The value of a vacation day is important when holidays are taken and when they are paid out (whether or not at the end of the employment). During vacation, an employee is entitled to his usual wage. In practice, it is not always clear what constitutes as usual wage. In this blog we explain what is included in the so-called ‘holiday pay’.
Vacation with continued payment of salary
The general principle is that an employee must receive wage during his vacation that is comparable to the wage for periods in which work is performed. The employee may not suffer any (postponed) financial disadvantage for taking holidays.
The holiday pay
The wage that an employee must receive during his/her vacation or when the vacation days are paid out, consists of (i) the basic wage and (ii) all components that are intrinsically linked to the work of the employee and for which he receives financial compensation. Occasional and additional costs (such as pure (expense) allowances) incurred by the employee in the performance of his work do not form part of the holiday pay. It is ultimately up to the (national) judge to determine whether an intrinsic link exists between the wage component and the work of the employee.
Case law shows that the following wage components belong to the holiday pay:
- The fixed salary;
- A holiday allowance, fixed thirteenth month and fixed year-end bonus;
- A bonus that depends on the performance of the employee, both individually and as part of a team (such as a commission);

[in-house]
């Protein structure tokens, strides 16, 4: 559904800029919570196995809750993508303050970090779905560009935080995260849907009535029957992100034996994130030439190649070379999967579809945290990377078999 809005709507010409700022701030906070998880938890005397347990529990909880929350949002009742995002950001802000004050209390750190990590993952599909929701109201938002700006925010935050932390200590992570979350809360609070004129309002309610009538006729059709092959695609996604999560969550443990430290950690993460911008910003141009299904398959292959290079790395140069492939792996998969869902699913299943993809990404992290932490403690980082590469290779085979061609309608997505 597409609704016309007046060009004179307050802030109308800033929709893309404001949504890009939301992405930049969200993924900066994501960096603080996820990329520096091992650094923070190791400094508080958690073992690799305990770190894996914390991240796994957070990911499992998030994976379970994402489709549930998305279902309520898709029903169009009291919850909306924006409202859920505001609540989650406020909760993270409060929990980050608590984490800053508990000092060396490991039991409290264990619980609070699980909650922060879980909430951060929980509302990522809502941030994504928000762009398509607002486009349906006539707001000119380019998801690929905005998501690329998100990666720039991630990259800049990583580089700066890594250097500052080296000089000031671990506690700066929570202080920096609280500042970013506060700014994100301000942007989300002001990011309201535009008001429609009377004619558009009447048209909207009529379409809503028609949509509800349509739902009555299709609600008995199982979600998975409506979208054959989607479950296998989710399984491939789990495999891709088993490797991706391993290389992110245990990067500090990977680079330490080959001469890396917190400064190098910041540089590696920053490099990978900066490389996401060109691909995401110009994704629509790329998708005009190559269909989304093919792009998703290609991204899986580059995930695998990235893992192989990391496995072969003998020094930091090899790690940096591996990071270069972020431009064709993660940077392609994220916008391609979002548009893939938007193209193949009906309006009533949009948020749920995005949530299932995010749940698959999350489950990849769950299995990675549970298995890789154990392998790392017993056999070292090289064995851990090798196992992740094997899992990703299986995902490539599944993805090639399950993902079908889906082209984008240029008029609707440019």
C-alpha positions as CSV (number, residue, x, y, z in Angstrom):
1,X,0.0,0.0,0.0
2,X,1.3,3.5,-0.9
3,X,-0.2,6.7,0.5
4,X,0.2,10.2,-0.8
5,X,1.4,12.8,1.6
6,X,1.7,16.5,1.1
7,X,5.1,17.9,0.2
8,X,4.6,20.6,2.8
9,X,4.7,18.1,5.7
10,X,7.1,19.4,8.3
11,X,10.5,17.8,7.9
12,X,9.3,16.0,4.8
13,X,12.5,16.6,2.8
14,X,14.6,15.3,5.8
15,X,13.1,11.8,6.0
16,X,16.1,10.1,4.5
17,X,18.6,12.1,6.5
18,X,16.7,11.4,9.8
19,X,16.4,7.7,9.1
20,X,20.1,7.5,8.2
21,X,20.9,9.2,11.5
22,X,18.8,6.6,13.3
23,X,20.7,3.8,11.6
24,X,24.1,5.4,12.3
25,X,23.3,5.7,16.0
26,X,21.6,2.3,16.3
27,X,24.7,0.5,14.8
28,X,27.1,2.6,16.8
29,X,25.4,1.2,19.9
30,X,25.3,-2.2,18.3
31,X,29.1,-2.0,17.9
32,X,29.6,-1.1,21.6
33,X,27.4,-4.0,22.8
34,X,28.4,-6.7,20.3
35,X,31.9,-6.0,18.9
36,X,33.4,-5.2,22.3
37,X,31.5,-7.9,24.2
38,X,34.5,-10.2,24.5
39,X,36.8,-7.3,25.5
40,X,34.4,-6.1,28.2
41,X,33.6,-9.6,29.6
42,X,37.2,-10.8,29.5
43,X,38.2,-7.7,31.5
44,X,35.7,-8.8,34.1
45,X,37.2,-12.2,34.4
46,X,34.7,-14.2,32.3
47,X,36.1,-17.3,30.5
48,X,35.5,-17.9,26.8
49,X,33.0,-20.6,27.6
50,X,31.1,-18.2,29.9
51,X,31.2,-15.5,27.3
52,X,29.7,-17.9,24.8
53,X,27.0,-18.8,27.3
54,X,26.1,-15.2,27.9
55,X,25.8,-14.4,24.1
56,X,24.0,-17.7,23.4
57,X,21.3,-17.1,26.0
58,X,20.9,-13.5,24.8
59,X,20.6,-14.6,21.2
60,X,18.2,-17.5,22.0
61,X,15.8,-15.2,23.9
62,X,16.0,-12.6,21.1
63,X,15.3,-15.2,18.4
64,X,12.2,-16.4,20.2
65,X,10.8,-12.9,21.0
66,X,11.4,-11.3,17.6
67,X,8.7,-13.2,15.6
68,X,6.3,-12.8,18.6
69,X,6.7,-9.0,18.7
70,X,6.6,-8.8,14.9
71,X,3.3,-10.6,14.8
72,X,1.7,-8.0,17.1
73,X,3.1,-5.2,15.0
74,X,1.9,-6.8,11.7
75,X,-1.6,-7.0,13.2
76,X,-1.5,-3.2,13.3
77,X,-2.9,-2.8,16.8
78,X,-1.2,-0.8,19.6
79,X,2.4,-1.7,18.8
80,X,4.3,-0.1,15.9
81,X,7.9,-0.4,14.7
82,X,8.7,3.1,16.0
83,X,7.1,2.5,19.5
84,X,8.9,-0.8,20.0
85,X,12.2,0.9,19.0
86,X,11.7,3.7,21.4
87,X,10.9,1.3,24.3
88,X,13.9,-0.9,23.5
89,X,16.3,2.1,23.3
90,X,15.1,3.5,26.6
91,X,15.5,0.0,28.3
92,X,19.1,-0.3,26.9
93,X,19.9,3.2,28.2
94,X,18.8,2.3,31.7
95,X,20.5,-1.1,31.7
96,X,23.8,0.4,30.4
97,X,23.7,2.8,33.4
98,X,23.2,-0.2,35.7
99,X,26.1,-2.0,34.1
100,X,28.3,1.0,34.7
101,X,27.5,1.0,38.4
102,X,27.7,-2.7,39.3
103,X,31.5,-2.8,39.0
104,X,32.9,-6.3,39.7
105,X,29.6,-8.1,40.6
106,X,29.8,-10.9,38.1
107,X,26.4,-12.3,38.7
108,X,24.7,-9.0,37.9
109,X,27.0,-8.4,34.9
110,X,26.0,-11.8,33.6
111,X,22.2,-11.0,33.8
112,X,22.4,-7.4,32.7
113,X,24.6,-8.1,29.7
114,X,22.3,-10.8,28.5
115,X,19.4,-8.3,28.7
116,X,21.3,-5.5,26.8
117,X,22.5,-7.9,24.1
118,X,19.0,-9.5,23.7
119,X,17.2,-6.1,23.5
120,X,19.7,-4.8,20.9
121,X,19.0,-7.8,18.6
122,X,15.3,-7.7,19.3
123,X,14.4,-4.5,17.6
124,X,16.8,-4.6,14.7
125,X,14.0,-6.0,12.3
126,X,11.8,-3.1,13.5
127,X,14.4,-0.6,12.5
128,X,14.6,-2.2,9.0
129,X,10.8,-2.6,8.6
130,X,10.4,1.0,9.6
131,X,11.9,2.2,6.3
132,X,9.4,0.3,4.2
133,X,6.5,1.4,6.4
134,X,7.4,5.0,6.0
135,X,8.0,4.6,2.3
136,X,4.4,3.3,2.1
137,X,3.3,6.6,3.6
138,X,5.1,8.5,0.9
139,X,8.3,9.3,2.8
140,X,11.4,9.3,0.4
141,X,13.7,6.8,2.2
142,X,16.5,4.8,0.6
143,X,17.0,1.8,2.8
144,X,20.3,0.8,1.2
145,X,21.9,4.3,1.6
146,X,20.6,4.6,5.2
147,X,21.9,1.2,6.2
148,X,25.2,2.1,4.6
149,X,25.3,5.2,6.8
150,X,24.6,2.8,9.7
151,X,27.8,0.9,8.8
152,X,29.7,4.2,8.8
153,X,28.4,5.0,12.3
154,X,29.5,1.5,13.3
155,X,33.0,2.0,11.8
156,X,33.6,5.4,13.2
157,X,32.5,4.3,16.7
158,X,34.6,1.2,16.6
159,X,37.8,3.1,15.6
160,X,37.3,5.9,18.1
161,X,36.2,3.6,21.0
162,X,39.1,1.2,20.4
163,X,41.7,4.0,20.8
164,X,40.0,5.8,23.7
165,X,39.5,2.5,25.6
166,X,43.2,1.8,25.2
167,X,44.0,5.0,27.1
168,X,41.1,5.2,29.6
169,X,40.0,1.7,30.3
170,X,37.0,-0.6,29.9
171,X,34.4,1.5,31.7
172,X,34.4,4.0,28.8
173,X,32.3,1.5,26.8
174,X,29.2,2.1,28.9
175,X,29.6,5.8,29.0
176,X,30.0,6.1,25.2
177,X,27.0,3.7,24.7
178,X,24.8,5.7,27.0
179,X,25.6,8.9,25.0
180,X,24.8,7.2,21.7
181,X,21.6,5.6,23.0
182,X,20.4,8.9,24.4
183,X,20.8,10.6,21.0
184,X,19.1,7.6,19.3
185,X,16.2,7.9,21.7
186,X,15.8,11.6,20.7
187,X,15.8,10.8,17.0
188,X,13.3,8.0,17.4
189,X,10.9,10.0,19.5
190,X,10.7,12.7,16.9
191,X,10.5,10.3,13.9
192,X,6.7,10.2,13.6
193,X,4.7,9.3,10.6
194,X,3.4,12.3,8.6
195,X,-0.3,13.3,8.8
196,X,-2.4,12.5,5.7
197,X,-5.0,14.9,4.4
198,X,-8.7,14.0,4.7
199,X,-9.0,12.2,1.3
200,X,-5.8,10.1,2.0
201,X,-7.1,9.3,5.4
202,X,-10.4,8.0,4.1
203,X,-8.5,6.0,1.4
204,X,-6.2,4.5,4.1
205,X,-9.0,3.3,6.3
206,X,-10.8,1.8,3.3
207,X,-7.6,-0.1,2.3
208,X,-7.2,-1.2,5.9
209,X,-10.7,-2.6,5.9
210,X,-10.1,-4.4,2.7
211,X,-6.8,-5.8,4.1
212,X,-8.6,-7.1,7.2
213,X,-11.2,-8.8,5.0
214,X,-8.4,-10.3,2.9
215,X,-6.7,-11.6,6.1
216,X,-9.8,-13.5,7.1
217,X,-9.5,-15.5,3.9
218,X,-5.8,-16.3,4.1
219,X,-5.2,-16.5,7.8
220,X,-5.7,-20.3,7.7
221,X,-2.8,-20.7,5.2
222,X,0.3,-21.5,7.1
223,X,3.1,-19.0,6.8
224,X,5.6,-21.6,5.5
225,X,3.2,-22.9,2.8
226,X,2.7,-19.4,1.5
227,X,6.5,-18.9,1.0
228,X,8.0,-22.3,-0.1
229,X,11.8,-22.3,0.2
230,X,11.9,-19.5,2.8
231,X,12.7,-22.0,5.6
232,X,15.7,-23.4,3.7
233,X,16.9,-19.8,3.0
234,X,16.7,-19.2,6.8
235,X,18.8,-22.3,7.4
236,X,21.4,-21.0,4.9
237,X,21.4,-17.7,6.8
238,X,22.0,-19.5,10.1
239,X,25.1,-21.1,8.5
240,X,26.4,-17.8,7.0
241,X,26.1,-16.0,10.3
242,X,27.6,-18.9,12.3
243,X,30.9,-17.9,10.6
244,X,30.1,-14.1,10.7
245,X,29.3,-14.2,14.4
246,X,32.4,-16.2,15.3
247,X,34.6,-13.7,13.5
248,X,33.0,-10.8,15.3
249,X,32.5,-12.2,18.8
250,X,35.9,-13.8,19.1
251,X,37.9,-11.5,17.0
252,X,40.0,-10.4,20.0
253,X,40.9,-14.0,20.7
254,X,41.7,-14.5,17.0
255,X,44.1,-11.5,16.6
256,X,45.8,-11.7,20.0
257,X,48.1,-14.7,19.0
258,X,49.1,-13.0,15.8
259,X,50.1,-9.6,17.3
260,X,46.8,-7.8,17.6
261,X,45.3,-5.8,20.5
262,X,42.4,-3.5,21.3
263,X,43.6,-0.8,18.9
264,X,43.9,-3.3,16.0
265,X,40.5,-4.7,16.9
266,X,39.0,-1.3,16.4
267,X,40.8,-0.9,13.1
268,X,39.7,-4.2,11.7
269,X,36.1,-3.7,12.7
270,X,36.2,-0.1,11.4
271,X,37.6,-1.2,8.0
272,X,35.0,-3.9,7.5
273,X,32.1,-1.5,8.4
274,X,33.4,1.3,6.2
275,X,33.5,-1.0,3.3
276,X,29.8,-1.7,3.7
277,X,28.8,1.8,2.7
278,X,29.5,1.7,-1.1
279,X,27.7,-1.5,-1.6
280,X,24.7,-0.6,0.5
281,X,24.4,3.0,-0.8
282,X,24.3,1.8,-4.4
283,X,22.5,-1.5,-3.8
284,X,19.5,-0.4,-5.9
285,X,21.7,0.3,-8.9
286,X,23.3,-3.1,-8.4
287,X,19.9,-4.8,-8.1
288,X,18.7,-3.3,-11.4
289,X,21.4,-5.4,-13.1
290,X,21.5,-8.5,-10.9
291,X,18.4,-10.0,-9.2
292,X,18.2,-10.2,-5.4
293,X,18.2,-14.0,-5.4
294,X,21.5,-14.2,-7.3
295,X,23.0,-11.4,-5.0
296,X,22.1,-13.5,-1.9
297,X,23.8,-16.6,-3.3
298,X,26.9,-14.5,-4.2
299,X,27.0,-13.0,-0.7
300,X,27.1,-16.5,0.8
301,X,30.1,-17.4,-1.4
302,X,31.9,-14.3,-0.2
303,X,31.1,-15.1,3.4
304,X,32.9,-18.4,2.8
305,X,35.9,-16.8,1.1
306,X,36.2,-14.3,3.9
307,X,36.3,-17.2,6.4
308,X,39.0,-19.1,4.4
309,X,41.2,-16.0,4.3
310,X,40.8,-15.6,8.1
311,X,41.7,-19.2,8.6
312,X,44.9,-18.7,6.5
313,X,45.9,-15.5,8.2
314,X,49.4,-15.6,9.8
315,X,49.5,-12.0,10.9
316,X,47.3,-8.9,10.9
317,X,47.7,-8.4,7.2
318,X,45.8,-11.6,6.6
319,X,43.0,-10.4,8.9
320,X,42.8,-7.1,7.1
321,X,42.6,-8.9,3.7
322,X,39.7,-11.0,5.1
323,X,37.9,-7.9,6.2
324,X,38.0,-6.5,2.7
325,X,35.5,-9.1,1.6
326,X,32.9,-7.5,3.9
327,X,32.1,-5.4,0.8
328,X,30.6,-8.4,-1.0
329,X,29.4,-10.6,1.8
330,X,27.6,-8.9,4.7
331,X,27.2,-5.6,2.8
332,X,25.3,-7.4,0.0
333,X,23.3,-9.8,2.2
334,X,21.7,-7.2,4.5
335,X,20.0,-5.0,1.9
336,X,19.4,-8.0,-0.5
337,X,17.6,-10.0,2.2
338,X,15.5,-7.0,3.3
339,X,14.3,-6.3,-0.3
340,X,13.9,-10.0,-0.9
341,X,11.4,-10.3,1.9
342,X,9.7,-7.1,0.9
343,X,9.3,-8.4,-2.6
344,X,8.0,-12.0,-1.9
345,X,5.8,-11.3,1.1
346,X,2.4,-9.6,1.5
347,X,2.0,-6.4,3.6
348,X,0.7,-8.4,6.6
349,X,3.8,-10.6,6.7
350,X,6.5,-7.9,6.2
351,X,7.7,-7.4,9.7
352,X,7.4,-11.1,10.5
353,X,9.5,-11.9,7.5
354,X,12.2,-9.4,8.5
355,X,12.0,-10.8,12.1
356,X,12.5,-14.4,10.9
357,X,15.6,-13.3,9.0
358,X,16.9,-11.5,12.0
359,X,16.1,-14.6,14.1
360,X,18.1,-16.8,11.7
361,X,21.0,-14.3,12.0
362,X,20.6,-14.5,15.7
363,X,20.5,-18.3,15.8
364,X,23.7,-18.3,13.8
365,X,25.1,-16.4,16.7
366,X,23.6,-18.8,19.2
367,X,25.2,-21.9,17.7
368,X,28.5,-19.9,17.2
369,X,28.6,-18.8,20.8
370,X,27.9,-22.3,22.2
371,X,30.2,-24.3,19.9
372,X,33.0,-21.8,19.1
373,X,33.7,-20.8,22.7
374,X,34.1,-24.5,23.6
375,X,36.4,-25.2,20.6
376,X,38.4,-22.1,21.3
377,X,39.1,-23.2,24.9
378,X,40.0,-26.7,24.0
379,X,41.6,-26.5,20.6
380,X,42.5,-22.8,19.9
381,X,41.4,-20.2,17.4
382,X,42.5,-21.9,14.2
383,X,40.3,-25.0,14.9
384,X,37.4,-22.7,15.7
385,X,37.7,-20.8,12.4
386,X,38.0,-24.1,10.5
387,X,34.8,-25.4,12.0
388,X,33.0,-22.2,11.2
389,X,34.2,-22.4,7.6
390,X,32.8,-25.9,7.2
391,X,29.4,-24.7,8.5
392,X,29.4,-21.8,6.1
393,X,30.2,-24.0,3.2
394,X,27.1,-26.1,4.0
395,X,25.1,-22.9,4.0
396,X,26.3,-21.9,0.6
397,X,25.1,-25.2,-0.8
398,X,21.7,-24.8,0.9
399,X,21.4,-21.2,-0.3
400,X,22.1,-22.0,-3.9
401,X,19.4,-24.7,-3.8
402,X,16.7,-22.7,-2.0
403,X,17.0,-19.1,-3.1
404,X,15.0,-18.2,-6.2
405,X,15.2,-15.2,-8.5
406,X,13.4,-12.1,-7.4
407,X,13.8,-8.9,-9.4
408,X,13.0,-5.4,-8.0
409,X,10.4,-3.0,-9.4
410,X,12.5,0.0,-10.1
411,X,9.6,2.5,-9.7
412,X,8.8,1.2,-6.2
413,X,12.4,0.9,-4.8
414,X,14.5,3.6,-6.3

- A bonus that depends on the company’s results, provided that the employee also receives this bonus for periods that he does not work (such as a profit share);
- An overtime allowance, provided that (i) the overtime worked results from an obligation under the employment contract, (ii) the employee works the overtime on a regular basis and (iii) the allowance is a significant component of the total allowance;
- Irregularity allowance and evening, night and/or weekend allowance;
- Shift allowance, structural operational allowance and on-call allowance;
- Employer’s share of the pension premium*.
Case law also shows that the following components are not part of the holiday pay: (i) a travel and expense allowance and (ii) a lease car that is driven privately. A car allowance, however, is included in the holiday pay.
Statutory and non-statutory vacation days; atv-days
Dutch law makes no distinction between statutory and non-statutory vacation days. Both vacation days have the same value. However, atv-days (days off in connection with the reduction in working hours) are not considered to be vacation days. The value of atv-days depends on what parties have agreed upon.
To determine the value of a wage component, case law usually uses an average period. To determine this period, case law uses a so-called reference period, which varies from three to six years.
Holiday pay and illness
Although an employee may receive (only) 70% of his regular salary during illness, an sick employee must receive 100% of his/her salary during the vacation. This also applies to the payment of vacation days accrued (during illness).
Key Action Points for Human Resources and In-house Counsel
Case law on this component is inconsistent. For case law in which it was ruled that the employer’s share of the pension premium is not part of the holiday pay, we refer to the article in the Advocatenblad “Wat is een vakantiedag waard?” (only in Dutch). In our opinion, however, this wage component should be considered part of the holiday pay, because the pension premium is paid during the vacation period.